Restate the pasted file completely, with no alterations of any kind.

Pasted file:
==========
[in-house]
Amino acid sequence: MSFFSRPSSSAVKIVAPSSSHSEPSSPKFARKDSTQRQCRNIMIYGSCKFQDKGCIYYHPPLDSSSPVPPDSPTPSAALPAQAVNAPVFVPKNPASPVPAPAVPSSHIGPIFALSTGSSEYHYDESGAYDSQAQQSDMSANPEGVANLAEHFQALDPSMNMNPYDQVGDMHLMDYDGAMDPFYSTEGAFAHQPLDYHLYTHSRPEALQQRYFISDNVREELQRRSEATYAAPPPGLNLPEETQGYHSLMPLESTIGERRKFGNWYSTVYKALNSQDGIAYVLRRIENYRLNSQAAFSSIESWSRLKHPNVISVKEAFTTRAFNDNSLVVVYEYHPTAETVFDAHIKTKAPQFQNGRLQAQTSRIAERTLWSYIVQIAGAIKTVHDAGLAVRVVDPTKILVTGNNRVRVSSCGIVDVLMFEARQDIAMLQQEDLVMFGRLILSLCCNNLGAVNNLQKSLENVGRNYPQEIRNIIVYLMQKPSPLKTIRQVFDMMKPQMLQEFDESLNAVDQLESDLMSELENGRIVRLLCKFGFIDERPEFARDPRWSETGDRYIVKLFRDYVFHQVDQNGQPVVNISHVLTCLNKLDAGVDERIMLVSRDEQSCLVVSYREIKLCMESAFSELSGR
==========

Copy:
[in-house]
Amino acid sequence: MSFFSRPSSSAVKIVAPSSSHSEPSSPKFARKDSTQRQCRNIMIYGSCKFQDKGCIYYHPPLDSSSPVPPDSPTPSAALPAQAVNAPVFVPKNPASPVPAPAVPSSHIGPIFALSTGSSEYHYDESGAYDSQAQQSDMSANPEGVANLAEHFQALDPSMNMNPYDQVGDMHLMDYDGAMDPFYSTEGAFAHQPLDYHLYTHSRPEALQQRYFISDNVREELQRRSEATYAAPPPGLNLPEETQGYHSLMPLESTIGERRKFGNWYSTVYKALNSQDGIAYVLRRIENYRLNSQAAFSSIESWSRLKHPNVISVKEAFTTRAFNDNSLVVVYEYHPTAETVFDAHIKTKAPQFQNGRLQAQTSRIAERTLWSYIVQIAGAIKTVHDAGLAVRVVDPTKILVTGNNRVRVSSCGIVDVLMFEARQDIAMLQQEDLVMFGRLILSLCCNNLGAVNNLQKSLENVGRNYPQEIRNIIVYLMQKPSPLKTIRQVFDMMKPQMLQEFDESLNAVDQLESDLMSELENGRIVRLLCKFGFIDERPEFARDPRWSETGDRYIVKLFRDYVFHQVDQNGQPVVNISHVLTCLNKLDAGVDERIMLVSRDEQSCLVVSYREIKLCMESAFSELSGR